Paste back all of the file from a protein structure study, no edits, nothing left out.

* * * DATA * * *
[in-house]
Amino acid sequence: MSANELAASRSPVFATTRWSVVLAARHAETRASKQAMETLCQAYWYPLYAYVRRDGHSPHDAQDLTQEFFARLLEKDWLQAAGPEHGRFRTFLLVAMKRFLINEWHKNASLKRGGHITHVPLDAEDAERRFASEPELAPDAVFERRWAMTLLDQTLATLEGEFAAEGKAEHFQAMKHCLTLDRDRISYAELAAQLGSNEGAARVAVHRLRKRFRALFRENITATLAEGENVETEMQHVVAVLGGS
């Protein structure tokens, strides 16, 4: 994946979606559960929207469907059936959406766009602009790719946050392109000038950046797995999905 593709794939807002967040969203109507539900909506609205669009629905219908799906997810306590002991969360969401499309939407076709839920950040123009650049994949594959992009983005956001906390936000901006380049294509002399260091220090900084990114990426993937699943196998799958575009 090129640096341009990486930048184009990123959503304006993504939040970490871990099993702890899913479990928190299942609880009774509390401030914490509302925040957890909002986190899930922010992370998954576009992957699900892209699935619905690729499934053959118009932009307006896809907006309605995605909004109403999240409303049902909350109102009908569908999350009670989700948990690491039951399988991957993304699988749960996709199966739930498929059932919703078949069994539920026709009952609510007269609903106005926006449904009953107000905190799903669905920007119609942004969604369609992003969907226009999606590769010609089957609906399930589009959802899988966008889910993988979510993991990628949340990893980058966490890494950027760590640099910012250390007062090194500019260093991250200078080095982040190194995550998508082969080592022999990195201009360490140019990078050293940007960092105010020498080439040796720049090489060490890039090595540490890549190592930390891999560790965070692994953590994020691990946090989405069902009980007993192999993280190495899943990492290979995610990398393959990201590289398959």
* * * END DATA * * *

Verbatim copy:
[in-house]
Amino acid sequence: MSANELAASRSPVFATTRWSVVLAARHAETRASKQAMETLCQAYWYPLYAYVRRDGHSPHDAQDLTQEFFARLLEKDWLQAAGPEHGRFRTFLLVAMKRFLINEWHKNASLKRGGHITHVPLDAEDAERRFASEPELAPDAVFERRWAMTLLDQTLATLEGEFAAEGKAEHFQAMKHCLTLDRDRISYAELAAQLGSNEGAARVAVHRLRKRFRALFRENITATLAEGENVETEMQHVVAVLGGS
């Protein structure tokens, strides 16, 4: 994946979606559960929207469907059936959406766009602009790719946050392109000038950046797995999905 593709794939807002967040969203109507539900909506609205669009629905219908799906997810306590002991969360969401499309939407076709839920950040123009650049994949594959992009983005956001906390936000901006380049294509002399260091220090900084990114990426993937699943196998799958575009 090129640096341009990486930048184009990123959503304006993504939040970490871990099993702890899913479990928190299942609880009774509390401030914490509302925040957890909002986190899930922010992370998954576009992957699900892209699935619905690729499934053959118009932009307006896809907006309605995605909004109403999240409303049902909350109102009908569908999350009670989700948990690491039951399988991957993304699988749960996709199966739930498929059932919703078949069994539920026709009952609510007269609903106005926006449904009953107000905190799903669905920007119609942004969604369609992003969907226009999606590769010609089957609906399930589009959802899988966008889910993988979510993991990628949340990893980058966490890494950027760590640099910012250390007062090194500019260093991250200078080095982040190194995550998508082969080592022999990195201009360490140019990078050293940007960092105010020498080439040796720049090489060490890039090595540490890549190592930390891999560790965070692994953590994020691990946090989405069902009980007993192999993280190495899943990492290979995610990398393959990201590289398959």